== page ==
Qiaomei Fu, Cosimo Posth, Mateja Hajdinjak, Martin Petr, Swapan Mallick, Daniel Fernandes, Anja Furtwängler, Wolfgang Haak, Matthias Meyer, Alissa Mittnik, Birgit Nickel, Alexander Peltzer, Nadin Rohland, Viviane Slon, Sahra Talamo, Iosif Lazaridis, Mark Lipson, Iain Mathieson, Stephan Schiffels, Pontus Skoglund, Anatoly P. Derevianko, Nikolai Drozdov, Vyacheslav Slavinsky, Alexander Tsybankov, Renata Grifoni Cremonesi, Francesco Mallegni, Bernard Gély, Eligio Vacca, Manuel R. González Morales, Lawrence G. Straus, Christine Neugebauer-Maresch, Maria Teschler-Nicola, Silviu Constantin, Oana Teodora Moldovan, Stefano Benazzi, Marco Peresani, Donato Coppola, Martina Lari, Stefano Ricci, Annamaria Ronchitelli, Frédérique Valentin, Corinne Thevenet, Kurt Wehrberger, Dan Grigorescu, Hélène Rougier, Isabelle Crevecoeur, Damien Flas, Patrick Semal, Marcello A. Mannino, Christophe Cupillard, Hervé Bocherens, Nicholas J. Conard, Katerina Harvati, Vyacheslav Moiseyev, Dorothée G. Drucker, Jirí Svoboda, Michael P. Richards, David Caramelli, Ron Pinhasi, Janet Kelso, Nick Patterson, Johannes Krause, Svante Pääbo & David Reich
Modern humans arrived in Europe 45,000 years ago, but little is known about their genetic composition before the start of farming 8,500 years ago. Here we analyse genome-wide data from 51 Eurasians from 45,000–7,000 years ago. Over this time, the proportion of Neanderthal DNA decreased from 3–6 % to around 2 %, consistent with natural selection against Neanderthal variants in modern humans. Whereas there is no evidence of the earliest modern humans in Europe contributing to the genetic composition of present-day Europeans, all individuals between 37,000 and 14,000 years ago descended from a single founder population which forms part of the ancestry of present-day Europeans. An 35,000-year-old individual from northwest Europe represents an early branch of this founder population which was then displaced across a broad region, before reappearing in southwest Europe at the height of the last Ice Age 19,000 years ago. During the major warming period after 14,000 years ago, a genetic component related to present-day Near Easterners became widespread in Europe. These results document how population turnover and migration have been recurring themes of European prehistory.
Aida Gómez-Robles, The dawn of Homo floresiensis. nature 534 (2016), 188–189.
New fossil findings demonstrate that the diminutive hominin Homo floresiensis lived on the Indonesian island of Flores at least 700,000 years ago, and may point to its rapid dwarfism from the larger Homo erectus.
Armin Eich, Die Söhne des Mars, eine Geschichte des Krieges von der Steinzeit bis zum Ende der Antike. (München 2015).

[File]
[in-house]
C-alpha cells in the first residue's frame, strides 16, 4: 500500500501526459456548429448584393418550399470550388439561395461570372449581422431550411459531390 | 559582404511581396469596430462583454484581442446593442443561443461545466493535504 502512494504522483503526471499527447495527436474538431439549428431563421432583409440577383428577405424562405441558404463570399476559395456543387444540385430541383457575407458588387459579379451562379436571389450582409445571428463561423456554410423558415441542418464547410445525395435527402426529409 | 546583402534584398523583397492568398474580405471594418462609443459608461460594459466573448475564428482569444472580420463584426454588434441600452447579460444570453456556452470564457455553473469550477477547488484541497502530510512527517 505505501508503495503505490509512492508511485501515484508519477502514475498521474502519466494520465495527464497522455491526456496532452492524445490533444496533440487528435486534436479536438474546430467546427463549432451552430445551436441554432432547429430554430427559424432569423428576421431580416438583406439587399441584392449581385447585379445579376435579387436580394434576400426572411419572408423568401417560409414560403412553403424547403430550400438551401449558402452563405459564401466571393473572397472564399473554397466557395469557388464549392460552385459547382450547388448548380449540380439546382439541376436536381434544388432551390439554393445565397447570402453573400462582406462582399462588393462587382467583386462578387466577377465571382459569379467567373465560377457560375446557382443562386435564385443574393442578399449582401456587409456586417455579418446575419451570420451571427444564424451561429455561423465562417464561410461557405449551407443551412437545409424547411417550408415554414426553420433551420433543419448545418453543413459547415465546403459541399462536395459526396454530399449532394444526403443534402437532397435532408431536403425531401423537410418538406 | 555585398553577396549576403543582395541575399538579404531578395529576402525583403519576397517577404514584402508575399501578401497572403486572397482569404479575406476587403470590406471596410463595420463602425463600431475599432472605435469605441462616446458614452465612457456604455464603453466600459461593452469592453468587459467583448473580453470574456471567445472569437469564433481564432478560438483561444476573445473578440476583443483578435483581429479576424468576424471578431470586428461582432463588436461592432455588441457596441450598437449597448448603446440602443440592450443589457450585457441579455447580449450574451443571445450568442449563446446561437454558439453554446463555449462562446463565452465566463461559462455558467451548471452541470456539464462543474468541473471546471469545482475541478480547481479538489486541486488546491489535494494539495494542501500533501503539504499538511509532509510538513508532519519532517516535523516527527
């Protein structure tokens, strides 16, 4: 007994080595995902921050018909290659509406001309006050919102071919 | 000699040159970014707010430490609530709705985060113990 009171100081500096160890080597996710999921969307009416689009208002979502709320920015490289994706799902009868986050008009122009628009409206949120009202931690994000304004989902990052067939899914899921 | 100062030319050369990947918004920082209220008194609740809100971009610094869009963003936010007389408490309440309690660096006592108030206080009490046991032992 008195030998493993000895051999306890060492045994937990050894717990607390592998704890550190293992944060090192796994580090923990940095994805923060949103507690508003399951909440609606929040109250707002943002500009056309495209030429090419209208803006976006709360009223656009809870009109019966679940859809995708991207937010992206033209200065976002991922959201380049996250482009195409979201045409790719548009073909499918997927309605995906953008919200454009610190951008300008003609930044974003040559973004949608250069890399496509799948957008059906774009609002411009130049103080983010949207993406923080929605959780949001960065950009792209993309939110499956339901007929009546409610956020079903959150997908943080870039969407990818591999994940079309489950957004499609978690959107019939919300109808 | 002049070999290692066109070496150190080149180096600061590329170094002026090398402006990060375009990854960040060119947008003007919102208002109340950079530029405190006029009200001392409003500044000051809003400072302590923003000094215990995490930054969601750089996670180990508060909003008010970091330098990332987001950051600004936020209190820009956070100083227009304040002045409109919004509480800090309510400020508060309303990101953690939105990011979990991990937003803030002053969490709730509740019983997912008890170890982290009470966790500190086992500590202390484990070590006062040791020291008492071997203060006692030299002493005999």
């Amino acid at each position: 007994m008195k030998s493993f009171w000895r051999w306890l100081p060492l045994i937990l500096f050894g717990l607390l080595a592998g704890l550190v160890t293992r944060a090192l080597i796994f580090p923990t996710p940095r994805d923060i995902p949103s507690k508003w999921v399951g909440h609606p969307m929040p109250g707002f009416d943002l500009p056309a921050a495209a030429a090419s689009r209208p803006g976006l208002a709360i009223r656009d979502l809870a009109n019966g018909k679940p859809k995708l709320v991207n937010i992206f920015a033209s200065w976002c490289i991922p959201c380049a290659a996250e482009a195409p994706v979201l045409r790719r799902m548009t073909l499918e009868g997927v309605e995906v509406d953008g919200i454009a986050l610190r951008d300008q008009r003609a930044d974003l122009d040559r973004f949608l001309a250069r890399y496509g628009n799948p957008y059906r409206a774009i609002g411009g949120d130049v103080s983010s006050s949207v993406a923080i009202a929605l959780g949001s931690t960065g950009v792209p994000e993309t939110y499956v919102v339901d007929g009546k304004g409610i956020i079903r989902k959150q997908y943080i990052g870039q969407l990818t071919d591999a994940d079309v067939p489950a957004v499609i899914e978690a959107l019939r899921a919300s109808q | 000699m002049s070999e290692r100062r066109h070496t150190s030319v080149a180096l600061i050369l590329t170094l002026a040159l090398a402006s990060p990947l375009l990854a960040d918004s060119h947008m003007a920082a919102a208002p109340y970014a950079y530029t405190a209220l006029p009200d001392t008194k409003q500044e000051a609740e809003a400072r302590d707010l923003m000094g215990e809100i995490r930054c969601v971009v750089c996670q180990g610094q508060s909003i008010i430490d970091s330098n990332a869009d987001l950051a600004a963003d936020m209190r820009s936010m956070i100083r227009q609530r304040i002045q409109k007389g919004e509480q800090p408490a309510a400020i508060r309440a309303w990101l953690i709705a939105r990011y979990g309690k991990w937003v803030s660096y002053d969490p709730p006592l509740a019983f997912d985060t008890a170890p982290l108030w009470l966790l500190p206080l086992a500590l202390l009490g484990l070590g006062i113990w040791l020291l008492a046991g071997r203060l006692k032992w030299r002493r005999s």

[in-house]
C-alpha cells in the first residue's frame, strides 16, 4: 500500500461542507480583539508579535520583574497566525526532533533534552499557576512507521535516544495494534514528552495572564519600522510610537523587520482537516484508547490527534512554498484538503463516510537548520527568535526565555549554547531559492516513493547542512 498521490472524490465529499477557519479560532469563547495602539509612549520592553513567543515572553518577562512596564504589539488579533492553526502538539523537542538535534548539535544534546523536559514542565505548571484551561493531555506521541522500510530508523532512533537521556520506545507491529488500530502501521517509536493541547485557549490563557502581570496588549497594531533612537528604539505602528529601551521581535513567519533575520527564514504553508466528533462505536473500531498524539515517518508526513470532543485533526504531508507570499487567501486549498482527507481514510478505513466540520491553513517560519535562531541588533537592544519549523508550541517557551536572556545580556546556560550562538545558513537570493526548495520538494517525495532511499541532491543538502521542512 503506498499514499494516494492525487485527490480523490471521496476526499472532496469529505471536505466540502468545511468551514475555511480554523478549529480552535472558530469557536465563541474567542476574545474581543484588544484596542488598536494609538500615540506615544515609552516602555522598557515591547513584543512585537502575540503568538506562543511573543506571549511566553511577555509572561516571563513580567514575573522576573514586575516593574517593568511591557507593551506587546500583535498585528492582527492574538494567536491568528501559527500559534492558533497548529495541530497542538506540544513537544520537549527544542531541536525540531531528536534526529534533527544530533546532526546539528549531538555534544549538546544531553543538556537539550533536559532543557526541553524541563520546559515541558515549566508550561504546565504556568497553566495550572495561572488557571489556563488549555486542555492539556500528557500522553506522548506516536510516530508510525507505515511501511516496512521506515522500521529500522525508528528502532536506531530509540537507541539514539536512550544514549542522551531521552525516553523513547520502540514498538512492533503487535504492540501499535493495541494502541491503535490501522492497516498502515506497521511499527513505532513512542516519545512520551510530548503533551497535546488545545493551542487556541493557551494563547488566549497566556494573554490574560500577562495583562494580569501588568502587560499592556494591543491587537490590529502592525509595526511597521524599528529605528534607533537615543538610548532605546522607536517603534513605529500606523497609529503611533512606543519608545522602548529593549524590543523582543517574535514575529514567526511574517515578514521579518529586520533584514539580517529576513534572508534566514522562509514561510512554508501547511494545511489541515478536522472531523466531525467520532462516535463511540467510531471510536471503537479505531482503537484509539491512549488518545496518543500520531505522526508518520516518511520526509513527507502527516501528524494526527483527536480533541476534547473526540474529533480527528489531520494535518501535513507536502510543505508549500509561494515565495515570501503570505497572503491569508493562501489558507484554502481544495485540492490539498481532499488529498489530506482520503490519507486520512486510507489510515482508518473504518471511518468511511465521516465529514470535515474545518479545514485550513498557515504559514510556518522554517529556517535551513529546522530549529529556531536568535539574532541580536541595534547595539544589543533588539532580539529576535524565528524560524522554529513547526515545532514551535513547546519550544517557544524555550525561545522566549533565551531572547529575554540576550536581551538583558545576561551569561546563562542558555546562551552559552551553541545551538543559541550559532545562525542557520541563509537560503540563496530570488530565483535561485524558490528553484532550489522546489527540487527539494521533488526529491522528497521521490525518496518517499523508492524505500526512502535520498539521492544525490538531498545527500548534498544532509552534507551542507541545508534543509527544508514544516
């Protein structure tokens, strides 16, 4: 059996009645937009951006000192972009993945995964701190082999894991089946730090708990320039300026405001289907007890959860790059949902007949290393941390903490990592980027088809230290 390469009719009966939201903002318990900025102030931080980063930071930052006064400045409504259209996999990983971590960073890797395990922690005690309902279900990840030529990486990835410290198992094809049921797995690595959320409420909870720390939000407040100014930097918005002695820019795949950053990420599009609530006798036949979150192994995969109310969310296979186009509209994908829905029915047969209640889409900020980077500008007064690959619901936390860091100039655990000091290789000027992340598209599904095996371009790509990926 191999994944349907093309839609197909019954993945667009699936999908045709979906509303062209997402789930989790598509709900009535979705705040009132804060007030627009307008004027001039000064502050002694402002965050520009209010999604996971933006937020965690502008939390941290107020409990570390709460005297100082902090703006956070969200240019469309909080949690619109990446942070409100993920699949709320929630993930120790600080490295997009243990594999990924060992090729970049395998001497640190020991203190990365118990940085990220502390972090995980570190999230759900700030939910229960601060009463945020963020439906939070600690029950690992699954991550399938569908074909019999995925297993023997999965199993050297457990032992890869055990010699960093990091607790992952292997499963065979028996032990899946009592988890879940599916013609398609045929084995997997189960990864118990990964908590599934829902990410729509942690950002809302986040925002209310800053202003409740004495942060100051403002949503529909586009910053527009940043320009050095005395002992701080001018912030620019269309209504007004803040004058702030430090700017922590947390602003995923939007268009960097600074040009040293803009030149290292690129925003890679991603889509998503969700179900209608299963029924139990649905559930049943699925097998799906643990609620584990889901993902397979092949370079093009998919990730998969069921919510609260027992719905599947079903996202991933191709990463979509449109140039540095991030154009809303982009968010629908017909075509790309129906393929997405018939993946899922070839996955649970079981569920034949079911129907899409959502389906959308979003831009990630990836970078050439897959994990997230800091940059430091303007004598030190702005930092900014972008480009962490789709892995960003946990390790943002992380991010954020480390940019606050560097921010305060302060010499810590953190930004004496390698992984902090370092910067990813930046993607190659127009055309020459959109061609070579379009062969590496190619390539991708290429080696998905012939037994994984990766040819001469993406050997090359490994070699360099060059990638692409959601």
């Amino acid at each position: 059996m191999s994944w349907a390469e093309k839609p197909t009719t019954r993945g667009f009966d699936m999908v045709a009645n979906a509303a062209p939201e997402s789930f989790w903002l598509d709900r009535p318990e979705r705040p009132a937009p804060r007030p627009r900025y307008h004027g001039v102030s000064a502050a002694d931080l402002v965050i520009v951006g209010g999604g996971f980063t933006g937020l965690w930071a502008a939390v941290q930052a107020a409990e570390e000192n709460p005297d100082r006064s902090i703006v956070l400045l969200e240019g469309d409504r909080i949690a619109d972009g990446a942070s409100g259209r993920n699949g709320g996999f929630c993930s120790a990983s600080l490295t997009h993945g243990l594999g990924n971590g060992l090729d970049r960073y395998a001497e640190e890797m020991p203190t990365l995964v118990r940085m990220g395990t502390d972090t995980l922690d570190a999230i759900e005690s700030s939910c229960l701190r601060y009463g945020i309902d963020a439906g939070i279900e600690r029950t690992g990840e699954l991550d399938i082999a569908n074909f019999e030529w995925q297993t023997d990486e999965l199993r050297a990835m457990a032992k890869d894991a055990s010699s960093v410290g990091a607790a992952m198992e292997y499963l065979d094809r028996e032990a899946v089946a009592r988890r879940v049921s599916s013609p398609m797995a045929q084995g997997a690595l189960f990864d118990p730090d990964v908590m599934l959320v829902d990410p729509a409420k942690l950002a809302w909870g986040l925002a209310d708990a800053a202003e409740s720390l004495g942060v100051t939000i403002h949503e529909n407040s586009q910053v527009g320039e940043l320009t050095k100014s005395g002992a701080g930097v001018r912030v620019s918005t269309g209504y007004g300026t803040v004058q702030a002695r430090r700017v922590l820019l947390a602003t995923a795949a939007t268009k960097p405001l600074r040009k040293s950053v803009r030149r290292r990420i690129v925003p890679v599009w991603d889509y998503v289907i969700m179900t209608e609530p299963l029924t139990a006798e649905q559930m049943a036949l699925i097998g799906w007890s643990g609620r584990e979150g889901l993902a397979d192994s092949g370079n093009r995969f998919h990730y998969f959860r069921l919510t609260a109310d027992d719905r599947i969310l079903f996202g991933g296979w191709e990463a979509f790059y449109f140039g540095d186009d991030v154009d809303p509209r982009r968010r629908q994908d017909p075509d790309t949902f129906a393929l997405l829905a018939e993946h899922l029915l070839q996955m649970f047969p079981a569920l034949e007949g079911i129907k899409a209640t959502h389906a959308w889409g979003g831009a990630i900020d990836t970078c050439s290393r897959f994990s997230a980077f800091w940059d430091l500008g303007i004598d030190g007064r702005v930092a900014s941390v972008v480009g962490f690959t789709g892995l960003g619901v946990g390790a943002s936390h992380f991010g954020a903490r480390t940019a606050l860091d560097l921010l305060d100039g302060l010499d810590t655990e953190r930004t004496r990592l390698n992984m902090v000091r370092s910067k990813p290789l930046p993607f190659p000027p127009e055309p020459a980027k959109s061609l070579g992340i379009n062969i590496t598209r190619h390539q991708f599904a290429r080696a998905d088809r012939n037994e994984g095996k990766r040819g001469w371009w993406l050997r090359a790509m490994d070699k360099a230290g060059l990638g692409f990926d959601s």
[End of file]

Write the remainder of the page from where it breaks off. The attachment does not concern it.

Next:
Hans-Peter Wotzka (Hrsg.), Grundlegungen, Beiträge zur europäischen und afrikanischen Archäologie für Manfred K. H. Eggert. (Tübingen 2006).
Bernard M. Levinson, You Must Not Add Anything To What I Command You, Paradoxes of canon and authorship in ancient Israel. Numen 50 (2003), 1–51.
For all the debate in the contemporary humanities about the canon, there is little interdisciplinary dialogue on the issue, nor even meaningful input from the perspective of academic biblical studies, the one discipline that specializes in the formation and interpretation of the canon. Seeking to provide such a perspective, this article shows how cultures having a tradition of prestigious or authoritative texts address the problem of literary and legal innovation. Engaging the work of Jonathan Z. Smith on exegetical ingenuity, the study begins with cuneiform law, and then shows how ancient Israel’s development of the idea of divine revelation of law creates a cluster of constraints that would be expected to impede legal revision or amendment. As a test-case, the article examines the idea that God punishes sinners transgenerationally, vicariously extending the punishment due them to three or four generations of their progeny. A series of inner-biblical and post-biblical responses to the rule demonstrates, however, that later writers were able to criticize, reject, and replace it with the alternative notion of individual retribution. The conclusions stress the extent to which the formative canon sponsors this kind of critical reflection and intellectual freedom.
Andrew Vaughn & Ann E. Killebrew (Hrsg.), Jerusalem in Bible and archaeology, The First Temple period. Society of Biblical Literature Symposium 18 (Atlanta 2003).
Rachel J. Perry et al., Acetate mediates a microbiome"=brain"=β"=cell axis to promote metabolic syndrome. nature 534 (2016), 213–217.
Rachel J. Perry, Liang Peng, Natasha A. Barry, Gary W. Cline, Dongyan Zhang, Rebecca L. Cardone, Kitt Falk Petersen, Richard G. Kibbey, Andrew L. Goodman & Gerald I. Shulman
Obesity, insulin resistance and the metabolic syndrome are associated with changes to the gut microbiota; however, the mechanism by which modifications to the gut microbiota might lead to these conditions is unknown. Here we show that increased production of acetate by an altered gut microbiota in rodents leads to activation of the parasympathetic nervous system, which, in turn, promotes increased glucose-stimulated insulin secretion, increased ghrelin secretion, hyperphagia, obesity and related sequelae. Together, these findings identify increased acetate production resulting from a nutrient–gut microbiota interaction and subsequent parasympathetic activation as possible therapeutic targets for obesity.